A closed down community center’s sense of community

In the shuttered lobby of the Ballard Community Center sit inflatables, vases, and round tables. This is the evidence of an event that never happened, and the vacancy of people serves as the reminder.

What was, just months ago, the epicenter for the swathes of Ballard locals pouring in and out of the many glass-paned doors of the community center has become a grim exhibition of the Covid-19 pandemic sweeping the globe.

Tim Ewing, the Ballard Community Center (BCC) coordinator, says that a normal school day would mean about 350 people passing through for game nights, recreation, or directions. On event days, there “could be about 450 [people]” present.

“Before coronavirus the Community Center had the power of place. It was where pickle ball players got together to exercise and socialize… children had childcare, preschool. People did pottery classes… senior exercise classes…”

Ewing remembers the last normal day at the Community Center, primarily because it was followed by frantic phone calls to regulars about the many events that had to be cancelled.

There was once a projected re-opening date, as the sign outside of the parking lot suggests, but the letters have since fallen down from their place, and the April 2nd date has long passed with no indication that it will open again soon.

BCC has been closed since March 16. In the three months since its closure, there has been the systematic cancellation of events that usually ring in the summertime season. “Tuesdays in Ballard”, for example, entails hot dog, refreshments, and a free activity all attendees can participate in such as tie-dyeing T-Shirts.

“Ballard was a site that had several well developed drop-in programs including an adult volleyball group on Tuesdays, a juggler group on Wednesdays, [and] a Futsal Group on Thursdays. We also had a couple mentionable rentals including hosting roller derby Friday night, a community dinner on Saturday, and the city’s only Handball group on Saturday night,” says Ewing.

Now, the only sense of consistency at BCC is the childcare they offer to first responders and other essential workers who might need it.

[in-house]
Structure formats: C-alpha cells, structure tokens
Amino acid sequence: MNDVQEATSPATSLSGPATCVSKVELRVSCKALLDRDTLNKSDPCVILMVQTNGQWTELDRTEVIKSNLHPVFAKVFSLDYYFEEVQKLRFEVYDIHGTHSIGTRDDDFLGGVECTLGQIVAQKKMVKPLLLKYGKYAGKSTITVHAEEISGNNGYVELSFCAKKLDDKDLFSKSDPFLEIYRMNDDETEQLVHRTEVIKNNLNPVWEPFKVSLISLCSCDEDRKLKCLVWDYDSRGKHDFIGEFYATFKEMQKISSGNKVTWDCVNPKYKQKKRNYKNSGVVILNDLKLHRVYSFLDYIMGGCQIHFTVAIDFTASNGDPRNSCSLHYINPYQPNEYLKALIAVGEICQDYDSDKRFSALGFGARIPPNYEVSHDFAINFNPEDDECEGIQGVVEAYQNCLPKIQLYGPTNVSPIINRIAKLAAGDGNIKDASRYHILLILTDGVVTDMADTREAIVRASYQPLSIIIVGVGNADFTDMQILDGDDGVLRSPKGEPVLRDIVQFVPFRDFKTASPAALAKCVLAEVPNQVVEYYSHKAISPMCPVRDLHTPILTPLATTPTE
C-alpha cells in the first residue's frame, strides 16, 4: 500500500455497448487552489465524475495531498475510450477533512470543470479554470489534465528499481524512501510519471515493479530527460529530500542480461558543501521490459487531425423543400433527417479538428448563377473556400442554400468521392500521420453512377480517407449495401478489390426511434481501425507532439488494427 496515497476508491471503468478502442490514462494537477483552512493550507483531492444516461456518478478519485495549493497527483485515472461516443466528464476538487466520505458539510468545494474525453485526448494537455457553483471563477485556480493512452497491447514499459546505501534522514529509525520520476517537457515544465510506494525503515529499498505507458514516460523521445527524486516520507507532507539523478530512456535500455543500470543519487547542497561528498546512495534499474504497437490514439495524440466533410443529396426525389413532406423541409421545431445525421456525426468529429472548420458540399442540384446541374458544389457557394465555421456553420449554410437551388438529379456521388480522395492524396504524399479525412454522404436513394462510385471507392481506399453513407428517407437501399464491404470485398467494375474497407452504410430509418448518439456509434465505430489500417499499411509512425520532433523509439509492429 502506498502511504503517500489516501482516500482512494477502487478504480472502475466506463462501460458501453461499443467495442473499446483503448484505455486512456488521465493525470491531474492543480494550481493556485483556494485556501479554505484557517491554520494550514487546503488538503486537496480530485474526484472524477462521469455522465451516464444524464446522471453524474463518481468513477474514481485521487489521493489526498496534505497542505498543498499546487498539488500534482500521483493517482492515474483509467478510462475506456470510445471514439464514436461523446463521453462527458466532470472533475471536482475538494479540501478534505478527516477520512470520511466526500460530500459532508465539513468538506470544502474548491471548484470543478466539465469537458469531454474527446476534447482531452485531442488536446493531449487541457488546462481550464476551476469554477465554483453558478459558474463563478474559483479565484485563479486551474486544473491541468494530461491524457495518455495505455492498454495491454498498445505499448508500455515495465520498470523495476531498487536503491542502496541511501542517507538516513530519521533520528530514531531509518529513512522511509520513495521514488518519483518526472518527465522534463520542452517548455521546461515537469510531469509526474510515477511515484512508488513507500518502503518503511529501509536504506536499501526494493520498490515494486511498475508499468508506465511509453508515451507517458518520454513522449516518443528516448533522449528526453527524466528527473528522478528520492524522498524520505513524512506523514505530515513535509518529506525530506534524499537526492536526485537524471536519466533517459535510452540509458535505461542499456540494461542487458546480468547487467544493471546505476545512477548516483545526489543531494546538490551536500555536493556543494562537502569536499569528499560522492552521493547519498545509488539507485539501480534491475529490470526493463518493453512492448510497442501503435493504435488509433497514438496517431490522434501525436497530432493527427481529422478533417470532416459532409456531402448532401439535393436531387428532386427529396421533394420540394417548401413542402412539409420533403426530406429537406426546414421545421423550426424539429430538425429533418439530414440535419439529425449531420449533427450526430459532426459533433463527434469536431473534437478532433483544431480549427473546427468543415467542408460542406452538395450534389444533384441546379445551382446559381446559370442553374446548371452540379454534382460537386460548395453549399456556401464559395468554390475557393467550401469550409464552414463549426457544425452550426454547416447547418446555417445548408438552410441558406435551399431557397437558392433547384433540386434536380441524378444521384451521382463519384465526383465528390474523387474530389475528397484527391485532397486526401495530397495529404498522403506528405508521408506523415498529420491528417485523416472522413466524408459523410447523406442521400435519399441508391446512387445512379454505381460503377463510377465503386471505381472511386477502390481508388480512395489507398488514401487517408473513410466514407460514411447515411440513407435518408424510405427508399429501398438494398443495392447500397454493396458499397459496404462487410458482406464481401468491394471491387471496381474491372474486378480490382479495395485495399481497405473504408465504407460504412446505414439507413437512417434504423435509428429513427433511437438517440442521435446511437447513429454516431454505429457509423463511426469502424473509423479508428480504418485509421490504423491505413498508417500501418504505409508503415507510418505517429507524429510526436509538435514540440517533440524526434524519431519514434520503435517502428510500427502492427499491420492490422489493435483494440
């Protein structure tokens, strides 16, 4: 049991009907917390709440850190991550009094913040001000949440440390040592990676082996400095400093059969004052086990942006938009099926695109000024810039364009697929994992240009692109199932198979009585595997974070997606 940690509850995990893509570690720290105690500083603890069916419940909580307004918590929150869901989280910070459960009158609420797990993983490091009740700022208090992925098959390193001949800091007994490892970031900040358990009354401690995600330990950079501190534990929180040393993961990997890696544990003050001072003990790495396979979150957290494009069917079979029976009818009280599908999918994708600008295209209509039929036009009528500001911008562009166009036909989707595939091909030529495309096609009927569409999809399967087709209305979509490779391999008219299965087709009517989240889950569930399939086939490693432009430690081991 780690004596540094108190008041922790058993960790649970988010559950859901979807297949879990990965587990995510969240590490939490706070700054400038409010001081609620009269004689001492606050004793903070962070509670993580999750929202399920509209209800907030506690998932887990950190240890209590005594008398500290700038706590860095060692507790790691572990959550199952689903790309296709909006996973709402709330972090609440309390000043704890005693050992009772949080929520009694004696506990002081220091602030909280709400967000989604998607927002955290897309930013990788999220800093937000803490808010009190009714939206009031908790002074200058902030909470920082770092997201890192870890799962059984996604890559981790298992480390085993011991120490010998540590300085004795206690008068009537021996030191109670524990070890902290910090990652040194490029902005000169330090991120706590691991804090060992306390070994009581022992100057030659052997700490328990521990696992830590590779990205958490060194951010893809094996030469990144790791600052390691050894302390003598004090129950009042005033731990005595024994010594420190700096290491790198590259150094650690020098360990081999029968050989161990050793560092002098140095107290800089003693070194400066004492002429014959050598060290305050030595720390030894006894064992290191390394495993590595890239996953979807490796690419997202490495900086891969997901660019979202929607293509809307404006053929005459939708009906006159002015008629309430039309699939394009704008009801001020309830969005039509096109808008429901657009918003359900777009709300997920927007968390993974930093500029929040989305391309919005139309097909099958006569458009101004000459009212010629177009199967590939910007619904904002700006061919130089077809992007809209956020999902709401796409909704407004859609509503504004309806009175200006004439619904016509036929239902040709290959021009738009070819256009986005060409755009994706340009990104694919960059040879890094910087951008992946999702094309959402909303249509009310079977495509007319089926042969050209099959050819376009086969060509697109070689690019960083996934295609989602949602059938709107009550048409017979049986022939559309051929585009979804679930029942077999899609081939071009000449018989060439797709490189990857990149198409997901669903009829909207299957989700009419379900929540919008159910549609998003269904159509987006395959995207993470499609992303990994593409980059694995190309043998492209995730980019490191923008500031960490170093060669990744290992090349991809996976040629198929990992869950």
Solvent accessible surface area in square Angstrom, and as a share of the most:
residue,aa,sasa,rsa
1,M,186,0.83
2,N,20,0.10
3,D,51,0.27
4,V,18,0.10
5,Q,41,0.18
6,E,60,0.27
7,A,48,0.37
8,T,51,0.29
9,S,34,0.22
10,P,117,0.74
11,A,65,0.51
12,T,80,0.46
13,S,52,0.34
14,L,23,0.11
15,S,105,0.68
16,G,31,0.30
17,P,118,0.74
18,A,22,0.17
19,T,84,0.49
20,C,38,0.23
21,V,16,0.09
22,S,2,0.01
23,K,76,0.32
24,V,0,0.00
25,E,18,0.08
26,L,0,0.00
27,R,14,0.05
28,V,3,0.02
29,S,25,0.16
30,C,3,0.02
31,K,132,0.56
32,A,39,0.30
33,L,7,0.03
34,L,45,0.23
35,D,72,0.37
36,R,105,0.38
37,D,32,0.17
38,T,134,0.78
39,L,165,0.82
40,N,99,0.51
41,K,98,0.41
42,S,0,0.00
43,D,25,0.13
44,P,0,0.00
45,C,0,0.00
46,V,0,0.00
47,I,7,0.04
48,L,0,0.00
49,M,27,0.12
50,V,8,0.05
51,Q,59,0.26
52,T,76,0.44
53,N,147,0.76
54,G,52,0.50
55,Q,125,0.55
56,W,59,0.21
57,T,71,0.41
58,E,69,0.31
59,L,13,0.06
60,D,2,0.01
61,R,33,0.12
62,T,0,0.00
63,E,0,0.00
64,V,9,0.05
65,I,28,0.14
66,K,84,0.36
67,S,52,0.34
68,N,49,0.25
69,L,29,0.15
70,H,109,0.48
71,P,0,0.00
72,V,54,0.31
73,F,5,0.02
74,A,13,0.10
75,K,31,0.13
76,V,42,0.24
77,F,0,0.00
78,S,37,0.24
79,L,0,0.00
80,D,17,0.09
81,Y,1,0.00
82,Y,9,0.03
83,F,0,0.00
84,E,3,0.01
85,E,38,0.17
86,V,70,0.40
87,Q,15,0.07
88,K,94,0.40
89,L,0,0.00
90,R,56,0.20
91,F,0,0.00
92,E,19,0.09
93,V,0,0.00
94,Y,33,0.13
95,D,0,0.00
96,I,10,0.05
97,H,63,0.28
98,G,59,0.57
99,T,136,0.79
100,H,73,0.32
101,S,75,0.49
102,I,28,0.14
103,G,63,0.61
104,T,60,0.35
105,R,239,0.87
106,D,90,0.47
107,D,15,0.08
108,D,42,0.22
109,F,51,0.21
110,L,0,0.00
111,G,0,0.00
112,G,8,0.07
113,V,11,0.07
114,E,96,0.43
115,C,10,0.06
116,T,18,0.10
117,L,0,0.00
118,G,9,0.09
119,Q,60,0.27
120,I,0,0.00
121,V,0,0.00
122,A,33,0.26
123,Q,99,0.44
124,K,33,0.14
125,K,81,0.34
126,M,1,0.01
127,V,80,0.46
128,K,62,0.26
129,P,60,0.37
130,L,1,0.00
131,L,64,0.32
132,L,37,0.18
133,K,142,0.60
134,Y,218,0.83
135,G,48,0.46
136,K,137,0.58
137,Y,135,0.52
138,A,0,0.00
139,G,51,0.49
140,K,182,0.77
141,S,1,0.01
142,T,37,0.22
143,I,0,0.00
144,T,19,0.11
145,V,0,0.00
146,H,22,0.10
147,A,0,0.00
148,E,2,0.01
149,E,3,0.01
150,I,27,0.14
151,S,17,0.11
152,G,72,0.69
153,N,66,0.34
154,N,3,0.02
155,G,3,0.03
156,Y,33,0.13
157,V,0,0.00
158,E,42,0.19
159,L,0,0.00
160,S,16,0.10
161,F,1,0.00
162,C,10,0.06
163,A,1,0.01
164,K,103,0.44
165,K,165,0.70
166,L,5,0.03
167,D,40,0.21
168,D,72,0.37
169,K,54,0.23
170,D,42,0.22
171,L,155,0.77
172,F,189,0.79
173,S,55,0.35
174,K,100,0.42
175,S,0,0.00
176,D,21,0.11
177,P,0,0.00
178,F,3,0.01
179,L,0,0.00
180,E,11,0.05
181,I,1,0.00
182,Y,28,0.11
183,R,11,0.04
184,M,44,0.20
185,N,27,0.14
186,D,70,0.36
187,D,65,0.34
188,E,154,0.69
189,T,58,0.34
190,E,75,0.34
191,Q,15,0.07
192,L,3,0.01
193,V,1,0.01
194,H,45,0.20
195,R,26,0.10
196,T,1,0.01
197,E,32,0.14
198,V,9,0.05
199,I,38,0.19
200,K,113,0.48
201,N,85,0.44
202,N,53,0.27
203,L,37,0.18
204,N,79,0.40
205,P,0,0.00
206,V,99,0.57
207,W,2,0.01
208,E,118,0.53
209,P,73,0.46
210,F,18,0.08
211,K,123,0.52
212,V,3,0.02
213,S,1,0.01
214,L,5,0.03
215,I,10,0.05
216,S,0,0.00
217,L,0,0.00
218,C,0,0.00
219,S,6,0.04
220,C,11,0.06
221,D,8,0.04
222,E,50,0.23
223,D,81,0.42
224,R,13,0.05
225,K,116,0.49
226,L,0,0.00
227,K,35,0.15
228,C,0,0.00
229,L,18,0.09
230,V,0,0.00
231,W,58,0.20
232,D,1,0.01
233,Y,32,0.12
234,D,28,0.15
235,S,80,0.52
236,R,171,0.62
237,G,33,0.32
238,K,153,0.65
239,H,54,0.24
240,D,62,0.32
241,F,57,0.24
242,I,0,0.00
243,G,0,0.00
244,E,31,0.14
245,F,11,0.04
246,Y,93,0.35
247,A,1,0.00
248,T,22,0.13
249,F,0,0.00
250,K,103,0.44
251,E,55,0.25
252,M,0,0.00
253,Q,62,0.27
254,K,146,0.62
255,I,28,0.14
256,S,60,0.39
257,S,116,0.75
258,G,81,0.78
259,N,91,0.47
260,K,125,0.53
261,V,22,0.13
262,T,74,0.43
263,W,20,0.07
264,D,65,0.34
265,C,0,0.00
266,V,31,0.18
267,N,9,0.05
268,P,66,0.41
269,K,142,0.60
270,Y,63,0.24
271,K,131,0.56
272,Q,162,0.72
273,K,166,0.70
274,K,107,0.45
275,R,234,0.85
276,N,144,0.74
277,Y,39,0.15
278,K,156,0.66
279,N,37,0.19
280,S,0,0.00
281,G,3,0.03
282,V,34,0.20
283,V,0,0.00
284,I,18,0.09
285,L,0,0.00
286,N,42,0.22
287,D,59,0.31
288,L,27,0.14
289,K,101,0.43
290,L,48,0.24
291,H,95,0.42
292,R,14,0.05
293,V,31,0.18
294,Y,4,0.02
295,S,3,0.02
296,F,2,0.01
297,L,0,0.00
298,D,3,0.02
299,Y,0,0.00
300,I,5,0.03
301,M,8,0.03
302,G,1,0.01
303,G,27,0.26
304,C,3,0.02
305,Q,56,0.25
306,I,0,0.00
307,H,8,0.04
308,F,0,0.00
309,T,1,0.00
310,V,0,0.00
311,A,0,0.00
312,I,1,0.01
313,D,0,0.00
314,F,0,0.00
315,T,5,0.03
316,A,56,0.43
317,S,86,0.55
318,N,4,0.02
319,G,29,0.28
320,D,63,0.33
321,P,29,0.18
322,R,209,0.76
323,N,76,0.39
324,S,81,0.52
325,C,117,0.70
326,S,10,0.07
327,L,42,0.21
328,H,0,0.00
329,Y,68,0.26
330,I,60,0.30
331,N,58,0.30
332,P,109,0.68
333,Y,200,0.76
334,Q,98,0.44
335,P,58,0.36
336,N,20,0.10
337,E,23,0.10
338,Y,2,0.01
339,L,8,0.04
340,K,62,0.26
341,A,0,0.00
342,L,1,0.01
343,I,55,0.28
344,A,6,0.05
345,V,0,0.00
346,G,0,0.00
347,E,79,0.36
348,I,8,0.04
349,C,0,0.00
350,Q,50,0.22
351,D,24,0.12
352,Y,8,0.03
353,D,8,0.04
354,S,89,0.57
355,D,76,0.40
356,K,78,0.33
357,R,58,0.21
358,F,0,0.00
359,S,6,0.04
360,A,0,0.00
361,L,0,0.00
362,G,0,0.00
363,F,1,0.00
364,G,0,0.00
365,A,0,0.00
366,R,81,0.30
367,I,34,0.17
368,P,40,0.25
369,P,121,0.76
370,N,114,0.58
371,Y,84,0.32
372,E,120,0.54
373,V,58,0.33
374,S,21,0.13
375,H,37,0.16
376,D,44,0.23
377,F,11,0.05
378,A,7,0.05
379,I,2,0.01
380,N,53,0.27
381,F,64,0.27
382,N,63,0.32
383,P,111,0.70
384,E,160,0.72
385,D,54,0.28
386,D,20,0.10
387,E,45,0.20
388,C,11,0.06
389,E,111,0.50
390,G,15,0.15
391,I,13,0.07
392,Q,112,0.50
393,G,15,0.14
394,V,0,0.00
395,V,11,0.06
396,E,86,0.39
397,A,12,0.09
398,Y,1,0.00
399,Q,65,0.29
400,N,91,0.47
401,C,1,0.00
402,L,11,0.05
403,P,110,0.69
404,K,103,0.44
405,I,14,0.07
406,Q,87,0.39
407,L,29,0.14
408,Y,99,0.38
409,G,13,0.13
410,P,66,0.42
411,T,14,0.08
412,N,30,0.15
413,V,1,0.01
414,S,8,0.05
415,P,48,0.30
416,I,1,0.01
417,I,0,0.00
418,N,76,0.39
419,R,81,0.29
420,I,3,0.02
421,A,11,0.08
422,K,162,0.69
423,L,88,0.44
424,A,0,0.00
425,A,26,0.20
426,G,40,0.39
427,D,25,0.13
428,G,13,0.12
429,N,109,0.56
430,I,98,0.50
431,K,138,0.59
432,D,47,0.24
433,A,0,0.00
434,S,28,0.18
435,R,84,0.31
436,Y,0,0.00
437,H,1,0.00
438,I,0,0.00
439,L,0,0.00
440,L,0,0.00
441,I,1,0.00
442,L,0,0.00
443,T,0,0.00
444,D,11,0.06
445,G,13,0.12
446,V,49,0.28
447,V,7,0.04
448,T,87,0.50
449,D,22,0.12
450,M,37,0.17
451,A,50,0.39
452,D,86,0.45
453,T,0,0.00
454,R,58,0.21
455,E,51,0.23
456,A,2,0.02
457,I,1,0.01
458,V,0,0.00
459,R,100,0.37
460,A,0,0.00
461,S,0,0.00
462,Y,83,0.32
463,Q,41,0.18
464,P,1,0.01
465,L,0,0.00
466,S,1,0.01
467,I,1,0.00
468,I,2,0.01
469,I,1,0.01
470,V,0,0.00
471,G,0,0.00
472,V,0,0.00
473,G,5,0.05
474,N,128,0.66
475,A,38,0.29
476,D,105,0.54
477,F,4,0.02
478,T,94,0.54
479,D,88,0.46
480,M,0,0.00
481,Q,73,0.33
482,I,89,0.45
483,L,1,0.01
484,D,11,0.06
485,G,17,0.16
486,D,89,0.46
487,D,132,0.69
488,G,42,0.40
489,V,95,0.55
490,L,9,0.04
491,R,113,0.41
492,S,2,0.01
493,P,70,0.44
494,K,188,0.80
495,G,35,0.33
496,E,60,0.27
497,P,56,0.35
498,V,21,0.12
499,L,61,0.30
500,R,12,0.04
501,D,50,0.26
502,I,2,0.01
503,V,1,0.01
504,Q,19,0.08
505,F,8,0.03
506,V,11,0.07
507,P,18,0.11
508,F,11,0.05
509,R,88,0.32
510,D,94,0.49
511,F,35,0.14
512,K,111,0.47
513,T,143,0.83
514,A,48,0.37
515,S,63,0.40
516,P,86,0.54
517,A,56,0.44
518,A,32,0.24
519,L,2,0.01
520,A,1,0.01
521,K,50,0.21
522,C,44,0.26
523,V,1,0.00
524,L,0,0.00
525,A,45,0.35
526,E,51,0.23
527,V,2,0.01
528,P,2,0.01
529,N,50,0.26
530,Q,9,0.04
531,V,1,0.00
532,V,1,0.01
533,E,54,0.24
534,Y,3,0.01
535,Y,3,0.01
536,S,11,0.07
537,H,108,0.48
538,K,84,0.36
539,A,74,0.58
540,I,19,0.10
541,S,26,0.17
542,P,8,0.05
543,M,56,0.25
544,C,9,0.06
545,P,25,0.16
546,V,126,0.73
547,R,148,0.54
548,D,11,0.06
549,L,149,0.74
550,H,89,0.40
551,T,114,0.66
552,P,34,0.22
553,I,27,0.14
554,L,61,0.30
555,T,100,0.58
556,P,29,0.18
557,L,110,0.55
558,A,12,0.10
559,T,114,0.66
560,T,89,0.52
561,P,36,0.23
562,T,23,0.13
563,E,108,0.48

Ewing and the center staff are still taking steps to create some sense of activity through the Internet. He says, “We are working to maintain contact with the community through[…] Facebook posting and as a department we have been trying to figure out how to offer virtual recreation. But nothing beats having people walk through the door and having a full building.”

It is difficult for Ewing to ignore the many spring activities that he had to watch get cancelled from behind the closed doors of the community center.

He explains, “We had to cancel our spring egg hunt, spring carnival, and within a month we are going to start cancelling our weekly “Tuesdays in Ballard”. If it extends to fall we will have to figure out our Halloween Carnival and Gingerbread Jubilee.”

The playground was closed a week or two after the center’s closure, Ewing says. The caution-taped slides and swings employ the dark sense of abandonment that seems to be spreading throughout Seattle. Accompanied by the “No Parking” sign sitting in the tan bark is the implication that the time for community is, for the time being, non-existent.

That is, until one wanders to the back of the site.

In the back is a sandlot and a grass field where many people run their dogs, picnic with their kids on Sundays, and exercise.

“I think that the Ballard Community Center is resilient,” Ewing adds regarding the forced closure of so many places that people used to find solace within. Looking forward, Ewing is already using Facebook to lay the groundwork for “the time when we have classes and hopefully a basketball season next year.”

With so much unknown about the future in a pandemic, and with a shutdown center created for the purpose of bringing people physically together, it is comforting to know there are unique ways that still exist to bring the Ballard locals together. A soft re-opening is on the horizon, Ewing believes, and along with it the hope that events and locals might once again flood through the doors of the center.

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